Monday, April 12, 2004
The Curious Thoughts of Chairman Portillo

In the Sunday Times yesterday, Michael Portillo wrote a curious article on Blair's current attitudes towards the European Constitution. As the link is unavailable, take my word that the piece concerned the issue of a referendum. Curiosity was piqued by the phrase, "armageddon plebiscite", where Portillo referred to a floating idea - that Blair would use the referendum in a "back me or sack me" John Major routine to vote for the Constitution or, as an alternative, withdrawal.

Blair faces significant problems in forcing a bill on the European Constitution through Parliament. Forty Labour M.P.s are identified as "opposed" and they nestle in the wider ranks of wavering doubtfuls who place elctoral victory above constitutional niceties. At a stroke, Blair could short-circuit a parliamentary battlefield in the run-up to the election. For those, who assume that he is averse to bold actions that undermine his own popularity and set him at odds with his party, there is one word, Iraq.

Portillo also refers to the secondary effect of a victorious referendum on secession (surely withdrawal):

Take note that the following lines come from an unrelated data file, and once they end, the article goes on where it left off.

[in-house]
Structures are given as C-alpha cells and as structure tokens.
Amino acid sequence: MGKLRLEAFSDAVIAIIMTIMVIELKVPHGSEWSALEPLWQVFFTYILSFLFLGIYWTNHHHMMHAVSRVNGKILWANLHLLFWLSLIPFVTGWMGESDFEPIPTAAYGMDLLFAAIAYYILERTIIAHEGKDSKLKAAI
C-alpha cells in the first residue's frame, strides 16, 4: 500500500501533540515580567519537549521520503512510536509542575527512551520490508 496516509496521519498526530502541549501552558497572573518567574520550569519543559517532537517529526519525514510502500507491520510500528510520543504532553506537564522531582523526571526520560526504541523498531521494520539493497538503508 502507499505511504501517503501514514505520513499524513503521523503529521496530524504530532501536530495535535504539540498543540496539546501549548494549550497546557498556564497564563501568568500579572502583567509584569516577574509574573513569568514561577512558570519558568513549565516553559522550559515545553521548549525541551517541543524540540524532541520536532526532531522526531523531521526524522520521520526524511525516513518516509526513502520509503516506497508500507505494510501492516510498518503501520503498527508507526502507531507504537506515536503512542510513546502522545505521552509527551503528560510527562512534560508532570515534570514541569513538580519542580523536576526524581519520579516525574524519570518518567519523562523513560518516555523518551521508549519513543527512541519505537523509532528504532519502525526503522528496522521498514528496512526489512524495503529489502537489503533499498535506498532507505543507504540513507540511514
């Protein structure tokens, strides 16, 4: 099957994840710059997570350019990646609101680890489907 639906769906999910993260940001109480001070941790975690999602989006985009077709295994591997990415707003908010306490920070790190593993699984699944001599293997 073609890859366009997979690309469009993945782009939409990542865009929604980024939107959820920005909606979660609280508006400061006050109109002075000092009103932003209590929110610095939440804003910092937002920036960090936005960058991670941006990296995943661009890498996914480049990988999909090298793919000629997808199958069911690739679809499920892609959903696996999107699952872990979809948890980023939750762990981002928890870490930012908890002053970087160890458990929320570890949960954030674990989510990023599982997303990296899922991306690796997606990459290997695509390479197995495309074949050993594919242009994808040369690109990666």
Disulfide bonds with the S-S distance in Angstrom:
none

If Blair is foolish enough to offer withdrawal from Europe as a referendum option, the British people might be bloody-minded enough to go for it. All through the campaign he would tell them that such a decision would be irrevocable and disastrous. They might fall for that, but I doubt it. The real result would be short term chaos, but not catastrophe. There would be nobody in government and almost nobody in opposition willing to carry out the people's instruction to pull out. So it wouldn't happen.

The new prime minister would announce that the attempt to ratify the constitution had been abandoned and seek a reversal of the vote on secession.

Portillo follows a tradition of commentators and politicians who argue that the good sense of the British people follows their own thoughts. The scenario that he maps out is flawed. Why would the public support a referendum for a second time when their voice has been heard on the first? Public disillusionment with politics and a visible unwillingness of the political classes to enforce the collective will of the public would result in their rejection. Portillo's roadmap is unrealistic because it does not take public disgust of politics into account and because the British people, like most others, have a tendency to reject prepared scripts.

(19.32, 12th April 2004)


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